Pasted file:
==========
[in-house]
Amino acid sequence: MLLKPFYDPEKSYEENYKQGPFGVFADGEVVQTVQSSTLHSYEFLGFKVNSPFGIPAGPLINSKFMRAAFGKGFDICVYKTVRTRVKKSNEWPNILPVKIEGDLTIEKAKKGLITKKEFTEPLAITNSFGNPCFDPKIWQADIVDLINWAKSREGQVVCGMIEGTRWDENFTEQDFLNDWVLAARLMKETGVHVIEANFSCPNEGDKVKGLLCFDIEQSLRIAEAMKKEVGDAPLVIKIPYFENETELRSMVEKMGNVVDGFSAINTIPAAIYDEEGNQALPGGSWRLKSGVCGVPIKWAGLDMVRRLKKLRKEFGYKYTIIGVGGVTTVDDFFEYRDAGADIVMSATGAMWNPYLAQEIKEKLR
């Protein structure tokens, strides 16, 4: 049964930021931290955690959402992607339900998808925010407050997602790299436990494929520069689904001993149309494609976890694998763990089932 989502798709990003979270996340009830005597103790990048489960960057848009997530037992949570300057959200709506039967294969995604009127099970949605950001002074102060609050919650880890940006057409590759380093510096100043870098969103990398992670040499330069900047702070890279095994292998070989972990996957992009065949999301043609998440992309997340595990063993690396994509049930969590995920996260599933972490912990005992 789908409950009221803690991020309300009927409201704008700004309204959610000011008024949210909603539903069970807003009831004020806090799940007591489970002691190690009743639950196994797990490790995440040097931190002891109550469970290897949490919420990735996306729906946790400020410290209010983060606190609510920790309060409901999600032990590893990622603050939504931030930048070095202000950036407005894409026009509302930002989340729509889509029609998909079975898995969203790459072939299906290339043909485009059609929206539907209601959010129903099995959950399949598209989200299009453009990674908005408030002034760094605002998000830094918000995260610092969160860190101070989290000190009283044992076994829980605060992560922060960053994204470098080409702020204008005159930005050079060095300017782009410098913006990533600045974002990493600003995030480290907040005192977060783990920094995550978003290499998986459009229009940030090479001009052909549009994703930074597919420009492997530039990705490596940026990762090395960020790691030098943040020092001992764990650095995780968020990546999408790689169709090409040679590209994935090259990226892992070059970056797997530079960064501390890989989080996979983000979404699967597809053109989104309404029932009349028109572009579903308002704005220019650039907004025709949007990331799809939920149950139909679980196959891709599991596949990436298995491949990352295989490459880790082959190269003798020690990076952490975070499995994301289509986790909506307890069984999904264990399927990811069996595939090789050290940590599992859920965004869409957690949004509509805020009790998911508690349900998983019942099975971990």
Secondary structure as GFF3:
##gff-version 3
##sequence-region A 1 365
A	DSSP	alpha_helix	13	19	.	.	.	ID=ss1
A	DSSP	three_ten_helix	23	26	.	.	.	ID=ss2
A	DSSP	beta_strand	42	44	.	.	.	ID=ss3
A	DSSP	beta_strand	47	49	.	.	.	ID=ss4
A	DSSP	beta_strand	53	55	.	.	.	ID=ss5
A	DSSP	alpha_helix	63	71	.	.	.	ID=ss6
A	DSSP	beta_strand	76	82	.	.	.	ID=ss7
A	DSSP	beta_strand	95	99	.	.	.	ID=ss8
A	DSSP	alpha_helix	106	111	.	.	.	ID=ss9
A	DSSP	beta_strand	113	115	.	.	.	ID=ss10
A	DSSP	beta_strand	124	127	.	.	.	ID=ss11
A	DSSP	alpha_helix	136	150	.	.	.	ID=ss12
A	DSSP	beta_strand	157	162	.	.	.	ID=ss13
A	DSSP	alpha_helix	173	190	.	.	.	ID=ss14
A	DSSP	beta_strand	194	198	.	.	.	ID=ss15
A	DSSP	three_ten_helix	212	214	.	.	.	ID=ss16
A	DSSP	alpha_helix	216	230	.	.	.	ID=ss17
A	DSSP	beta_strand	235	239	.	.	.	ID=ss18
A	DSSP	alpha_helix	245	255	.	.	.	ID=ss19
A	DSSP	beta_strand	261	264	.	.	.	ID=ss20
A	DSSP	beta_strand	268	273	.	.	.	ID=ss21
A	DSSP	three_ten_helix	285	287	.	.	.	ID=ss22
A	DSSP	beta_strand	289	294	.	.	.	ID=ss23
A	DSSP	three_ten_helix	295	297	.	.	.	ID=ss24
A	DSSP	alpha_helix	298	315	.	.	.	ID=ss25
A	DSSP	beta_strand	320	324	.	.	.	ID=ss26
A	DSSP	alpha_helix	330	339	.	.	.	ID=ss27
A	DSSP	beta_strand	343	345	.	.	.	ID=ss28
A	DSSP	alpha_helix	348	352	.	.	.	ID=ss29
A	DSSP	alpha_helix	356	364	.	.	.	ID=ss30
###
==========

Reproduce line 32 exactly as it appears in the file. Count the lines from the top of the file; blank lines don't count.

A	DSSP	beta_strand	320	324	.	.	.	ID=ss26